In a Nutshell
The mysterious past of Xavier's father comes to light.
Writer: Fabian Nicieza
Artist: Art Thibert
Art Assist: Dan Panosian & Trevor Scott
Letterer: Tom Orzechowski
Editor: Bob Harras
Editor-in-Chief: Tom DeFalco
At the Ryking Hospital, longtime patient Carter Ryking attacks the staff with his mutant energy powers, having been agitated by news reports of his father's death. At the X-Mansion, Psylocke leaves to visit her brother while Jubilee trains in the Danger Room, only to have her session interrupted by an angry Wolverine. Having been researching his own past, he came across Xavier's files about his fathers past dealings, and Wolverine is suspicious of the similarities with his own findings. As Carter escapes from the hospital, Wolverine & Xavier discuss their pasts, and seeing news of Carter's father's death, Xavier decides to start his investigation there. At the funeral of Alexander Ryking, who worked with Xavier's father, Carter attacks the crowd. Xavier attempts to stop his old childhood friend, but instead, Carter kidnaps him, intending to take him to the Almagordo research facility where their fathers worked. Later, Val Cooper discusses the situation with the X-Men, and Wolverine surmises Carter's destination. Cyclops tells Val the X-Men will handle this themselves, and Val agrees, even as she insists that Almagordo has been a graveyard for decades.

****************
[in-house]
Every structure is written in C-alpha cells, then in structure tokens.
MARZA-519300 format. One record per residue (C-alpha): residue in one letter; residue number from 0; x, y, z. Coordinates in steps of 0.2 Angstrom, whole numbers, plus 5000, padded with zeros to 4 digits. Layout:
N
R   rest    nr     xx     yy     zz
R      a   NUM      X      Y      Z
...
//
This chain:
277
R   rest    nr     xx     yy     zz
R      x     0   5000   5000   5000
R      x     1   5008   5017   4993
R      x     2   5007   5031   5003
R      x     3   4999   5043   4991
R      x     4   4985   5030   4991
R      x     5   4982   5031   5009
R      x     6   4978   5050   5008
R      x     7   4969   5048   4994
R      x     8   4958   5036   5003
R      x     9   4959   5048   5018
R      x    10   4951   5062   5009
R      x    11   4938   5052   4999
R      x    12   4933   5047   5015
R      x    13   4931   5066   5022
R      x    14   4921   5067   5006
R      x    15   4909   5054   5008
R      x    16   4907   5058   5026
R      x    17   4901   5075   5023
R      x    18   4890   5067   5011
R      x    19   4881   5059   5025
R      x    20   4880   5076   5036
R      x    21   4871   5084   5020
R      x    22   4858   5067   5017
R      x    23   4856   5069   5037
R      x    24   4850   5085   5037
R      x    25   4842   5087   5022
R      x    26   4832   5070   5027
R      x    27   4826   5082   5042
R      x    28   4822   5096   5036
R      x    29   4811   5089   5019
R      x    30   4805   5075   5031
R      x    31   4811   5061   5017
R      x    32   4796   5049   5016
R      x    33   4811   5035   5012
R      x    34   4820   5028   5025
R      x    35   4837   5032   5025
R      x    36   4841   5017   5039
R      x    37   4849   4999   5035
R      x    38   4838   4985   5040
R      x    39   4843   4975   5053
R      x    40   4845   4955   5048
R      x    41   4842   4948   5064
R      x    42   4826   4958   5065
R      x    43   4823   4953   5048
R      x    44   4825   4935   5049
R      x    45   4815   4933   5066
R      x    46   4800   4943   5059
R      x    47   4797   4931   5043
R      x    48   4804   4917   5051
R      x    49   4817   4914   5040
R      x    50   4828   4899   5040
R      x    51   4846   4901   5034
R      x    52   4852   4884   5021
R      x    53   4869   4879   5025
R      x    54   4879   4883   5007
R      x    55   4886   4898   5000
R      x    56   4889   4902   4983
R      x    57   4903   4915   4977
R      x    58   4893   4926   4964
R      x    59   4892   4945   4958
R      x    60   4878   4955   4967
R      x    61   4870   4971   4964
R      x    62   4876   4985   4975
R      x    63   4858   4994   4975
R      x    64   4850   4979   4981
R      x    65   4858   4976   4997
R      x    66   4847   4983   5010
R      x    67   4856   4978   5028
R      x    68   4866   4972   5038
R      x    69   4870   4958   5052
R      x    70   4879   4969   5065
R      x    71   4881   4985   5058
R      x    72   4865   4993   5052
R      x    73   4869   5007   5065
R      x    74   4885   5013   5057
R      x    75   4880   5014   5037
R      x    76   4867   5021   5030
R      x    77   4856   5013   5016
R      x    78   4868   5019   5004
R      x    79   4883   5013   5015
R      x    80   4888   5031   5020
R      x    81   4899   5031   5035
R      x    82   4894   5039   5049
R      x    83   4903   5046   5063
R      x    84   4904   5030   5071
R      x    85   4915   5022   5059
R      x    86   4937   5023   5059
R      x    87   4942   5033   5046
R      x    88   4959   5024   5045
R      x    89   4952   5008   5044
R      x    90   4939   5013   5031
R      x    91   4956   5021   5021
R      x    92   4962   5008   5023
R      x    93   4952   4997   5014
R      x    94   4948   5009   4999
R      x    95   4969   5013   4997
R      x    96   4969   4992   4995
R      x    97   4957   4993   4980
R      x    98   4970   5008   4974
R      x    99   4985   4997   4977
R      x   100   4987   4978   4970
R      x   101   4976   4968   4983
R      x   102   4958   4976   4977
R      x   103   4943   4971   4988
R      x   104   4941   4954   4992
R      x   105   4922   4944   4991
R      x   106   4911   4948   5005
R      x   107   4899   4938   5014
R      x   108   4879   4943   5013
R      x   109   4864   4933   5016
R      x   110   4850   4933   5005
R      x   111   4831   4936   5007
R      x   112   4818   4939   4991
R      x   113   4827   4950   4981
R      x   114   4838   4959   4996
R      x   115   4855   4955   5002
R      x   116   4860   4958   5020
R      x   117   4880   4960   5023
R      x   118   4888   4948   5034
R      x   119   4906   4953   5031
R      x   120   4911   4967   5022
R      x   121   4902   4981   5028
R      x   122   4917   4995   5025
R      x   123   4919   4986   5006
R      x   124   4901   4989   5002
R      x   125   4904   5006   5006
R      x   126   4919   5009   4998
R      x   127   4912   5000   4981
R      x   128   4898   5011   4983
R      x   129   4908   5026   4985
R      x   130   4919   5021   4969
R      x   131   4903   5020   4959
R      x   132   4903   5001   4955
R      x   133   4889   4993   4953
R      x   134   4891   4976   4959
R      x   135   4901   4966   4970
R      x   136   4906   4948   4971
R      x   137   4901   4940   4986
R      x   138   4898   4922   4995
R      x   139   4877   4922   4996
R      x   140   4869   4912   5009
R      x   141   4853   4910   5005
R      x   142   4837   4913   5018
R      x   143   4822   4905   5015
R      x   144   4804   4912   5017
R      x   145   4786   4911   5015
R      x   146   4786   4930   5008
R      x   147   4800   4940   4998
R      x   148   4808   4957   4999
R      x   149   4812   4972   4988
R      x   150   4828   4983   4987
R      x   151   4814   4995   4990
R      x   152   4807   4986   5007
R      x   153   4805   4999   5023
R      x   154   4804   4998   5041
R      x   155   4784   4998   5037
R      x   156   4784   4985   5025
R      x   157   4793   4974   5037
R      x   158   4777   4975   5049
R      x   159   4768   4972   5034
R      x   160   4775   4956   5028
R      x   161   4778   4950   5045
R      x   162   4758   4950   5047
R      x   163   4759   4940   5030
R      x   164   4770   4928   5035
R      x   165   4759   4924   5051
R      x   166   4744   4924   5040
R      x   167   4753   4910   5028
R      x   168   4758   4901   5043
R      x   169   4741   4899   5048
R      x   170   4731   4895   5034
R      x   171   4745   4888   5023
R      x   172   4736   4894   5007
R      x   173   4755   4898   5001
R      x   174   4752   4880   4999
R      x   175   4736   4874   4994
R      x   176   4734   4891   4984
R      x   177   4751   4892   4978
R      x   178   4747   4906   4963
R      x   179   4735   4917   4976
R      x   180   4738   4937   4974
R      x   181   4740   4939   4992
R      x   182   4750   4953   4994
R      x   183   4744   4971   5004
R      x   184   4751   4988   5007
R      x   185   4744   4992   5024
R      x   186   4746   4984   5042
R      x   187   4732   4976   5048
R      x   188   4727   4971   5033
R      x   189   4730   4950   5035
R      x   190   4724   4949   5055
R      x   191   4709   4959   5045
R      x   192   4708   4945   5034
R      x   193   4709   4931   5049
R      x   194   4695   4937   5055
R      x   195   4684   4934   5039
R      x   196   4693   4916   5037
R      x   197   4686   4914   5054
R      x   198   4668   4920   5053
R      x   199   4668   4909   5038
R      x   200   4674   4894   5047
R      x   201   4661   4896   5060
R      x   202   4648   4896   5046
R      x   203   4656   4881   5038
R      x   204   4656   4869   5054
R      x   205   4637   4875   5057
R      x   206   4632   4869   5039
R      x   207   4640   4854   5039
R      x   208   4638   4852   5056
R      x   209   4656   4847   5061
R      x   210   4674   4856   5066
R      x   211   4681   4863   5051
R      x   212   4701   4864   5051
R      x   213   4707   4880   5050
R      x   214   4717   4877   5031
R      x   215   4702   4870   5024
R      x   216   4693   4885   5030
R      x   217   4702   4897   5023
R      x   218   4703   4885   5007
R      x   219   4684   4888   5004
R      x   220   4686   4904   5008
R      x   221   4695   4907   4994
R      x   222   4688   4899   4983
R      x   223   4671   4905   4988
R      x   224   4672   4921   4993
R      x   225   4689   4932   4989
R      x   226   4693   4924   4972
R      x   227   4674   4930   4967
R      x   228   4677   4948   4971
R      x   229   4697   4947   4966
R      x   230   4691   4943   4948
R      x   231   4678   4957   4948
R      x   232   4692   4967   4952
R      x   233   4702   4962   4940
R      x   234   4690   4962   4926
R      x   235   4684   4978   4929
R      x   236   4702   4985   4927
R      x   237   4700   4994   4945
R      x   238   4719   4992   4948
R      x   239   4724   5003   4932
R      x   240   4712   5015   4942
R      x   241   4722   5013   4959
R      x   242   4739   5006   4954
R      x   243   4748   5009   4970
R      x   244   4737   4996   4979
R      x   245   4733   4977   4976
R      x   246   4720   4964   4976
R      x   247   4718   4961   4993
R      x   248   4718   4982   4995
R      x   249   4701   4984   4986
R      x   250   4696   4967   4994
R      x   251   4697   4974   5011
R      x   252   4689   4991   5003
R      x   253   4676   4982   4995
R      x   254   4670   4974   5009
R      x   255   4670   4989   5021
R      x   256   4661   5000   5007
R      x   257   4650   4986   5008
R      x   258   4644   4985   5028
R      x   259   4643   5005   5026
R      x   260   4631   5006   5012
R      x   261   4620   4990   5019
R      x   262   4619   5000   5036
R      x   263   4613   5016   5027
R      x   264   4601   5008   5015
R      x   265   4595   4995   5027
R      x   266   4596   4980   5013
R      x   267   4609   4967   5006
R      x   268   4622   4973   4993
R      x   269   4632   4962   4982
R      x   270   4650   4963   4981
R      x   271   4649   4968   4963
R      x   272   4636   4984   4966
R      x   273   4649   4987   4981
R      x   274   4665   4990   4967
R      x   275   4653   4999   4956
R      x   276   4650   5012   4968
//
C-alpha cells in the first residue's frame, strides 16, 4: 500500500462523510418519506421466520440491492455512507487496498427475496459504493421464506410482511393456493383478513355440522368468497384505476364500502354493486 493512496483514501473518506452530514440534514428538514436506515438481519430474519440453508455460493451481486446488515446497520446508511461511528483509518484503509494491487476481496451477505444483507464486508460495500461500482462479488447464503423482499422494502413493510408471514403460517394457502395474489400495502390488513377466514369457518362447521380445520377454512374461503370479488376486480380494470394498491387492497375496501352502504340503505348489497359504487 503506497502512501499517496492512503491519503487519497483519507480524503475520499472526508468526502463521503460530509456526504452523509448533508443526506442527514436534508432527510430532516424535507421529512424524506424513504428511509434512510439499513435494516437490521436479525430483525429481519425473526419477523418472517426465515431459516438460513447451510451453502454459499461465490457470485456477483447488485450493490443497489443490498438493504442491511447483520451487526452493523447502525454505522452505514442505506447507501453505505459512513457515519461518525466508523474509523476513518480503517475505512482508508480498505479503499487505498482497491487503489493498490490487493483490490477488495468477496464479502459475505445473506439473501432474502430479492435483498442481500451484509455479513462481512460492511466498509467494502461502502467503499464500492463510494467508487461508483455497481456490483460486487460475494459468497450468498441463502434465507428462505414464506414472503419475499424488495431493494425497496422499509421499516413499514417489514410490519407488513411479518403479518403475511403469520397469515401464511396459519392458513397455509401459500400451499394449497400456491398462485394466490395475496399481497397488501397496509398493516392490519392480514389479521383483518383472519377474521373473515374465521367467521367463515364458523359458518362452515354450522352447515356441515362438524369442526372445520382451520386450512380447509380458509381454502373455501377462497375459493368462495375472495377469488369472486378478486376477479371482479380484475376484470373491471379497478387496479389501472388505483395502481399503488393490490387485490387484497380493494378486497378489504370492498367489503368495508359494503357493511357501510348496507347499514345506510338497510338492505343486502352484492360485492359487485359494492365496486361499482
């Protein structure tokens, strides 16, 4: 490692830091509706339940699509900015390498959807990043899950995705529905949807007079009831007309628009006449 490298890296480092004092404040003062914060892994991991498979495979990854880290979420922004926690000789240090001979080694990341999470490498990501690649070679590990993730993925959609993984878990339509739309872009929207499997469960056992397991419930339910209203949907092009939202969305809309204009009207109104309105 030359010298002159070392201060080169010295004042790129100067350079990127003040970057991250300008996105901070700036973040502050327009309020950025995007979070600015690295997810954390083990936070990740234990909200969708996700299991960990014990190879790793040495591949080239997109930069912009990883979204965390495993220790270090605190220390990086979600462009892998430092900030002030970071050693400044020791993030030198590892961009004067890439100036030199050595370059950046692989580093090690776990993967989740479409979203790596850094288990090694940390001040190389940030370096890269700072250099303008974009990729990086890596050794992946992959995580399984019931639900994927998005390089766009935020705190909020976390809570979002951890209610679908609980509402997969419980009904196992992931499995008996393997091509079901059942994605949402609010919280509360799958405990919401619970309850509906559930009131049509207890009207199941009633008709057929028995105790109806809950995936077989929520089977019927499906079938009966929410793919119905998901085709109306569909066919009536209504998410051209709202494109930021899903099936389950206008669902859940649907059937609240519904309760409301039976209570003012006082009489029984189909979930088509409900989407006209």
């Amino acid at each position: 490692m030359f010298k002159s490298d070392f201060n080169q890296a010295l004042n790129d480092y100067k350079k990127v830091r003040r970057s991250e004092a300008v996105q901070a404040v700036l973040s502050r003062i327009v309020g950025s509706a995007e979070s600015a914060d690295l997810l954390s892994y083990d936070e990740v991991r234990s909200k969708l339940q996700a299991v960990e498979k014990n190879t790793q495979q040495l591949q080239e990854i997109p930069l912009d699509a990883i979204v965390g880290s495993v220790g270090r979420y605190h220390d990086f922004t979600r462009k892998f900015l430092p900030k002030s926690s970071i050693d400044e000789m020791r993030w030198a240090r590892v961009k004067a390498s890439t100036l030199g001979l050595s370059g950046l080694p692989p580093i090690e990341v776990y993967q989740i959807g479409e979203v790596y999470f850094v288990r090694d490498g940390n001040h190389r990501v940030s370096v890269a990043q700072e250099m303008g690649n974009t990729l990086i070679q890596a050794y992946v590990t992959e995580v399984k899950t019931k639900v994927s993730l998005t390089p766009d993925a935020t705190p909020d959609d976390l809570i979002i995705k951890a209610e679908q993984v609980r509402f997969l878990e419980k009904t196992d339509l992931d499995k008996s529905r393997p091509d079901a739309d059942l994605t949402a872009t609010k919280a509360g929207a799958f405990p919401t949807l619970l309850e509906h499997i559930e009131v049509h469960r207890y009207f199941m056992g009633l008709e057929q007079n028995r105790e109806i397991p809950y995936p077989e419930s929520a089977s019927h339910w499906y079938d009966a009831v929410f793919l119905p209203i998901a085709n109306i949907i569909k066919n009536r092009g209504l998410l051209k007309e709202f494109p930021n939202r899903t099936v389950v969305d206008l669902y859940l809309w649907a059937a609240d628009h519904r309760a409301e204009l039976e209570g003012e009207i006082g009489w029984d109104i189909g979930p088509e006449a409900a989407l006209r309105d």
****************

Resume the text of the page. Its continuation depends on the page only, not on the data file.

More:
Firsts and Other Notables
This is the first appearance of Carter Ryking aka Hazard (referred to as such on the cover but not in the issue itself), a childhood friend of Professor Xavier's whose father worked with Xavier's father. He is a mutant with the power to...generate energy...which travels through...cords and junk...or something? Because his power is so uncontrollable, he has spent most of his life in a mental hospital founded by his father. Outside of this story, Hazard will appear in an issue of Gambit's solo series and again in issue #211 (where he dies), but that's about it for this guy.
With Jim Lee gone, Fabian Nicieza takes over as the writer of the series, adding this book to his work on X-Force. He will remain the writer of the book through issue #45.